So the bank’s latest marketing effort has been built around a special website, www.spurtheeconomy.com. The spur in the name and the graphics used wherever it is referred to carry a double meaning. The first is the obvious one—to stimulate economic activity through lending by Royal. The other is the pickup on the cowboy motif, says Sanders, symbolized now by the western-style spur depicted, instead of the traditional cowboy hat. One early billboard blared, “HATS OFF! SPURS ON! Royal Bank America Has Millions To Lend To Small Businesses!” The familiar cowboy hat is off to the side, and Robert Tabas is pictured in a business suit with a classic pair of western spurs strapped to his heels.
The message, outdoor and online
The Spur the Economy website opens with a shot of a billboard, and then the “camera” moves in for a close-up, which then morphs into the special Spur the Economy website.
Robert Tabas’ picture and a welcome message from him open the site, which features links to four key products—business lines of credit, remote deposit capture, free business checking, and business credit cards—and quick links to lenders and branches plus an online loan application. The bank is promoting its ability to close loans right in its branches, and, besides lines of credit, has been promoting equipment leasing and corporate credit cards.
The billboards and the special website are designed to speak directly to potential small business borrowers seeking working capital loans and other basic services.
“This is geared to people who self-identify themselves as growing small businesses,” says Sanders. The bank maintains eight billboards, currently, promoting the Spur program, most on major arteries of the Philadelphia metro area.
The Twitter factor
Most of the billboards feature the bank’s Twitter address, www.twitter.com/SpurTheEconomy. Sanders added the Twitter element to the bank’s mix to improve online visibility.
“I want to be where the conversations are,” explains Sanders. “We are open for business and we are one of the banks that are open for lending.”
The first “tweet” was: “Dipping toe in water …seems ok.”
The bank’s Twitter home page features a link to the Spur home page, as well as Sanders’ e-mail and phone number. In a display area customers are warned not to include account numbers or personal information in their tweets. In mid-August the bank had 335 followers.
Sanders learned his way around social media experimenting on his own before trying it for the bank on Twitter, beginning in late February. For instance, he runs a review log called “Burgatory” that reviews burger joints in his area.
“I’ve never been a fan of hard selling” on Twitter, he explains. “It’s supposed to be a conversation.”
So the Twitter account, while subtly promoting the Spur site and the bank in general, tends to focus more on passing on helpful information for small businesses and to highlight interesting local businesses (a recent example: Crazy Aaron’s Puttyworld) provide links to community events and information of interest. For instance, Phoenixville, Pa., holds an annual “Blobfest,” commemorating the filming there of the Steve McQueen horror/scifi classic. Sanders tweeted pictures taken in Phoenixville on the Spur Twitter site, and provided links to the photos, hosted on Twitpic, as well as commentary on the window painting done in the bank’s Phoenixville branch as part of the celebration. Another tweet promoted one of the other branch’s “breakfast business card exchange,” a networking event.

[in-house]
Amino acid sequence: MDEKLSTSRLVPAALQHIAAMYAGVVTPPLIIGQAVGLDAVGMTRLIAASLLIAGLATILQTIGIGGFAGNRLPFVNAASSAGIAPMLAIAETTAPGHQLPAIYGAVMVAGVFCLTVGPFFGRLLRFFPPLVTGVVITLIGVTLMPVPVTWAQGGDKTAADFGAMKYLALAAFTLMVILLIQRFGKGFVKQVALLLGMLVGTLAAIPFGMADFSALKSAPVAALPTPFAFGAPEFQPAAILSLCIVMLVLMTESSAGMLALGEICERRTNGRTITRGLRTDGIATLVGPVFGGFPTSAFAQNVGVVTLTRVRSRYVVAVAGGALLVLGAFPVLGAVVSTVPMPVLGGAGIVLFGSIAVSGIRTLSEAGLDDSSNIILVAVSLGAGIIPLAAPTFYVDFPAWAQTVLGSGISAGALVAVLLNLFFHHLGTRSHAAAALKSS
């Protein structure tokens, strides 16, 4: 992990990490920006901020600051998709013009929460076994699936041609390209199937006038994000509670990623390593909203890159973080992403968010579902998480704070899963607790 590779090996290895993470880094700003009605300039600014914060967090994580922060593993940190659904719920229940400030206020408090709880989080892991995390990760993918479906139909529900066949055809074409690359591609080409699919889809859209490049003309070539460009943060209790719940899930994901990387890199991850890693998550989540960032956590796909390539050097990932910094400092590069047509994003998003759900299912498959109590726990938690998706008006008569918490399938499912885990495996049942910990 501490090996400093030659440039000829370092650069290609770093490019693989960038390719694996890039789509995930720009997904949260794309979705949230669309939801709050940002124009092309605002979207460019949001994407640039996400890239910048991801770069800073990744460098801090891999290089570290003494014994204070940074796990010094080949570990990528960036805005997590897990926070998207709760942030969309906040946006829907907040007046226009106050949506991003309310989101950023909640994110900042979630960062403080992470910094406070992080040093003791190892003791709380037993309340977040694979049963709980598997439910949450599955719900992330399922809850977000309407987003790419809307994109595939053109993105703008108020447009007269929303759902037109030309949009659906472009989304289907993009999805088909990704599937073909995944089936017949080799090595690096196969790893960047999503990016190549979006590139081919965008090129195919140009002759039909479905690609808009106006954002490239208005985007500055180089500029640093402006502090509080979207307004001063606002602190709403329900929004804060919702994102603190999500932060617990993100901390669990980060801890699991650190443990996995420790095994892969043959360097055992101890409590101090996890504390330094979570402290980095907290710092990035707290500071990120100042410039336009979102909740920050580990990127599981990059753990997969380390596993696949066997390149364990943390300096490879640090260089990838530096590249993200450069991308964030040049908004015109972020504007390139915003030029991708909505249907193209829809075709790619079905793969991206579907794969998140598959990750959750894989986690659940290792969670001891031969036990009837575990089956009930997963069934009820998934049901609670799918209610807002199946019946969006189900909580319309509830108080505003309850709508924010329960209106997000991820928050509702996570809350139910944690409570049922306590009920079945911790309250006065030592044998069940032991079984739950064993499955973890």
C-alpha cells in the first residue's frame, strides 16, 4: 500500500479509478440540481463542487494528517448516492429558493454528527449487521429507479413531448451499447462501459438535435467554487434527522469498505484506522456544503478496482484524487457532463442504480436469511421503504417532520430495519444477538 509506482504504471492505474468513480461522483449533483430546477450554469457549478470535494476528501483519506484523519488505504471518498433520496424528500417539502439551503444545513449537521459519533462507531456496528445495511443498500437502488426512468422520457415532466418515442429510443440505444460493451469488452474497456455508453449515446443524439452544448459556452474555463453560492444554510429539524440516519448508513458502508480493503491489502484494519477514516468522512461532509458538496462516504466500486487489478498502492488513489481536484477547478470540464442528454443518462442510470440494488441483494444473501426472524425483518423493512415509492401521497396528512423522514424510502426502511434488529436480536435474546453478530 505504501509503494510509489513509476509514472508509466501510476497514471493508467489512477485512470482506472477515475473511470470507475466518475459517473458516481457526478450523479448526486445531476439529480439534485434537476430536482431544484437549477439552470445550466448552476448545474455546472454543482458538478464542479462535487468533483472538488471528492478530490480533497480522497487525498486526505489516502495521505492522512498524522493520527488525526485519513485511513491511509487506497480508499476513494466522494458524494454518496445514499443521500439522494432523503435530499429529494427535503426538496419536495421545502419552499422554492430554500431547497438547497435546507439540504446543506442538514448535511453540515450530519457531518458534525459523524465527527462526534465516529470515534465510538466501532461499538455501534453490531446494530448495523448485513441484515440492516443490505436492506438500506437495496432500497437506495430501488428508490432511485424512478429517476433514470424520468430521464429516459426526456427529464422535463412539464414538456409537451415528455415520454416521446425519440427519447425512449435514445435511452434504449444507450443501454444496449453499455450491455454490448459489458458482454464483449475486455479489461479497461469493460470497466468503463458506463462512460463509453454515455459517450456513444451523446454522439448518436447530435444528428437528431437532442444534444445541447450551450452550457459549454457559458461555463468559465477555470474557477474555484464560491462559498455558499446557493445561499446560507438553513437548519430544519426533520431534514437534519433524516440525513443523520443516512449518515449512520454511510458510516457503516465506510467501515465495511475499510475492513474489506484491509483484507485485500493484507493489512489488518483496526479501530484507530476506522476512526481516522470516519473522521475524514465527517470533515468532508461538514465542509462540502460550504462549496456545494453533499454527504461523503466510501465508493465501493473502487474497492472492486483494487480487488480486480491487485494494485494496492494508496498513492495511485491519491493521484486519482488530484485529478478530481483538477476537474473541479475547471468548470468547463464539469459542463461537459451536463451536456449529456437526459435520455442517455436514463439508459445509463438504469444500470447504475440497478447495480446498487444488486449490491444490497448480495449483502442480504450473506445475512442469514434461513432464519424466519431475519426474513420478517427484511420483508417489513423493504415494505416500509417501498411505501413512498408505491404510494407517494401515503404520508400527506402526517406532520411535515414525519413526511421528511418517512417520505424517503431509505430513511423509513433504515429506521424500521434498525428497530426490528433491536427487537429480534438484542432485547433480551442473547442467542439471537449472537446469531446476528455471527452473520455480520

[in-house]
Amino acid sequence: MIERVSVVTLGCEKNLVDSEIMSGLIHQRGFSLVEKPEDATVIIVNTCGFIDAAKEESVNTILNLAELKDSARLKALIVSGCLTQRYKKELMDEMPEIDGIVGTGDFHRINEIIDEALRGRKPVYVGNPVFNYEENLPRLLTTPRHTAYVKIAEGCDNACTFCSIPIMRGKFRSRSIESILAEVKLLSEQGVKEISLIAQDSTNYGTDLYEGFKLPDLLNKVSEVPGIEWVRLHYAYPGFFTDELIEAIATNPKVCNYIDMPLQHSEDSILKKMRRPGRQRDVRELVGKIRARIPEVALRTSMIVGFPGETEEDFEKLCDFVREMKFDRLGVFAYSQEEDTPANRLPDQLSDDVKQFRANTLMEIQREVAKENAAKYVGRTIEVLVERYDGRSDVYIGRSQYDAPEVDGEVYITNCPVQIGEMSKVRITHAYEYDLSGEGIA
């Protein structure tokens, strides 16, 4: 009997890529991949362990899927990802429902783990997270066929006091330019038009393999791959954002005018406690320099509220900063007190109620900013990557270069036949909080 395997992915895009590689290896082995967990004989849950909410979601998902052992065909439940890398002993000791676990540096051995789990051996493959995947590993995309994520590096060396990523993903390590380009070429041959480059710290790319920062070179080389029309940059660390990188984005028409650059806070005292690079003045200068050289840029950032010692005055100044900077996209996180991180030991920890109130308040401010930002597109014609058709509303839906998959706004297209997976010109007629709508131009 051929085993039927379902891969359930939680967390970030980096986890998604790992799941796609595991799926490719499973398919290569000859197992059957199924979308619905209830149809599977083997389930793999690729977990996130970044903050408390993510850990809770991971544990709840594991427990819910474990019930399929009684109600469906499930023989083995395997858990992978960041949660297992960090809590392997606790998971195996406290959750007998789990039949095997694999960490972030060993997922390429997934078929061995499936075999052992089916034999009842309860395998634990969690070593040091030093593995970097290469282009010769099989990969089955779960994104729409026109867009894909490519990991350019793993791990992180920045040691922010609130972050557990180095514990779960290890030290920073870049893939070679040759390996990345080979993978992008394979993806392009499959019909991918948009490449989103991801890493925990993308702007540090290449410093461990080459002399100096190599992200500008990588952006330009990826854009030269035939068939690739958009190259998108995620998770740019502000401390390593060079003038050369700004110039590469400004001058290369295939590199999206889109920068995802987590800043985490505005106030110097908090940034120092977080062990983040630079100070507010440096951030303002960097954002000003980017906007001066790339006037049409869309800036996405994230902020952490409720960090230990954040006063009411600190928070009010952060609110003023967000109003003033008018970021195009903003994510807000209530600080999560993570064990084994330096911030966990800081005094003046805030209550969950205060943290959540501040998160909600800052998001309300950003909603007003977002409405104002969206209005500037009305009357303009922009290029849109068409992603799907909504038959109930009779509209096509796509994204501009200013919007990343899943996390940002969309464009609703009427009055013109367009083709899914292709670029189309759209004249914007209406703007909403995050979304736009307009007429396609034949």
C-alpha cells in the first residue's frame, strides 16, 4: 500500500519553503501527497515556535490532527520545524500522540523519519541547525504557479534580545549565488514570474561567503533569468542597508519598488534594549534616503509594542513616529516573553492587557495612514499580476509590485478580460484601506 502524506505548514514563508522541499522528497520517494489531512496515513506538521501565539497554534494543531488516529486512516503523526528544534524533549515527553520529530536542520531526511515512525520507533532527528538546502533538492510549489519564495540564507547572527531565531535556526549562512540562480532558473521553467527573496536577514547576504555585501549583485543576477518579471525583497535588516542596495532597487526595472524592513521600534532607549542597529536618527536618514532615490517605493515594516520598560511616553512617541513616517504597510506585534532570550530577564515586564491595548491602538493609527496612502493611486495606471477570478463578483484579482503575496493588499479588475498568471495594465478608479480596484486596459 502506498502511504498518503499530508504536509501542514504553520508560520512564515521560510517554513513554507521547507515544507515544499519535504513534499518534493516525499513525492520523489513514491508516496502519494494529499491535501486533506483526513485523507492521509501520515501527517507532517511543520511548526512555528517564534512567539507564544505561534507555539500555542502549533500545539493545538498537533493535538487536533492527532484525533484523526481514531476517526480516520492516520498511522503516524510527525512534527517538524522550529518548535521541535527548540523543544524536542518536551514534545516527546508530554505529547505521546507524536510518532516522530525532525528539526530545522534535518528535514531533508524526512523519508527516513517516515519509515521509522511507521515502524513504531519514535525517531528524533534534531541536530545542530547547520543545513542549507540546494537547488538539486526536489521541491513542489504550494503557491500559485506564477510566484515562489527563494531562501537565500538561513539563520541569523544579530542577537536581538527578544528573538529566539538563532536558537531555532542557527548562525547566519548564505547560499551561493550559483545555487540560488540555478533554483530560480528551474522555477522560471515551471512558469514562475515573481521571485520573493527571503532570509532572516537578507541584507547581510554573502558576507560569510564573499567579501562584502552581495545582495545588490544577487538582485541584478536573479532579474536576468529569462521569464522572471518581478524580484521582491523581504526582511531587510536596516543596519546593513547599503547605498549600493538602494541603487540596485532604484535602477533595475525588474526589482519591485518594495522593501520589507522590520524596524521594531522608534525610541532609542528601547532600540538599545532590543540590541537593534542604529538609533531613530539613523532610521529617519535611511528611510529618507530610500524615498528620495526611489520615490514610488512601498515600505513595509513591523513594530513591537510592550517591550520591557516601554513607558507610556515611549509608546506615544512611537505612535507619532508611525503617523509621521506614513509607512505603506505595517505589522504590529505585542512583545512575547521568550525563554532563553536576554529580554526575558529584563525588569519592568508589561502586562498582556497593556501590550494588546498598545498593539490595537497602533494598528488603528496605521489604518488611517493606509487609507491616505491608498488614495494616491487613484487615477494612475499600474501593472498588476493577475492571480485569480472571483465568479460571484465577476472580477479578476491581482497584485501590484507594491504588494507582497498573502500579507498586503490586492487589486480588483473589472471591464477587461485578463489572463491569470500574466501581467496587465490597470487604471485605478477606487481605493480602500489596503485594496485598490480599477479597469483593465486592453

Occasionally, bank community services are promoted, such as Royal’s standing offer of free bottled water and soft drinks in its branches during the summer. (It’s sometimes the first thing you see on the bank’s regular website, www.royalbankamerica.com, which has a series of rotating looks for its home page.)
The intent behind going to Twitter and now Facebook is to expand the demographic the bank reaches through online efforts. Traditionally, its marketing was biased towards customers and prospects 45 and older, says Sanders.
“But you are seeing younger and younger entrepreneurs, now,” says Sanders. So the bank felt the effort to send its business-lending message to younger people through social media was worth a shot. That comes on top of the realization, Sanders says, that those target prospects are also the future customers for the bank. The next step for the Spur program will be live events publicized through the website and the social media.
Effort gathers momentum
While the bank’s challenges with its legacy commercial real estate loans continued through the second quarter, the Spur program is beginning to gain some traction.
A significant change in the bank’s lending philosophy concerns the size of loans, according to Tabas. For many years, management emphasized finding larger loans. Now, with the bank’s emphasis turned towards small-business lending, that has changed. In addition, the bank expects branch staff to develop relationships that will also pay off in local deposits (the FDIC/state order demanded the bank to reduce reliance on brokered deposits).
Bank president McSwiggan says the bank’s ideal customer has annual sales of between $400,000 and $500,000 annually. The bank prefers that companies it lends to for its own portfolio be seasoned. On the other hand, it does allow its SBA operation to look at start-up businesses.
“In this economy, it’s still a tough road,” says McSwiggan. BJ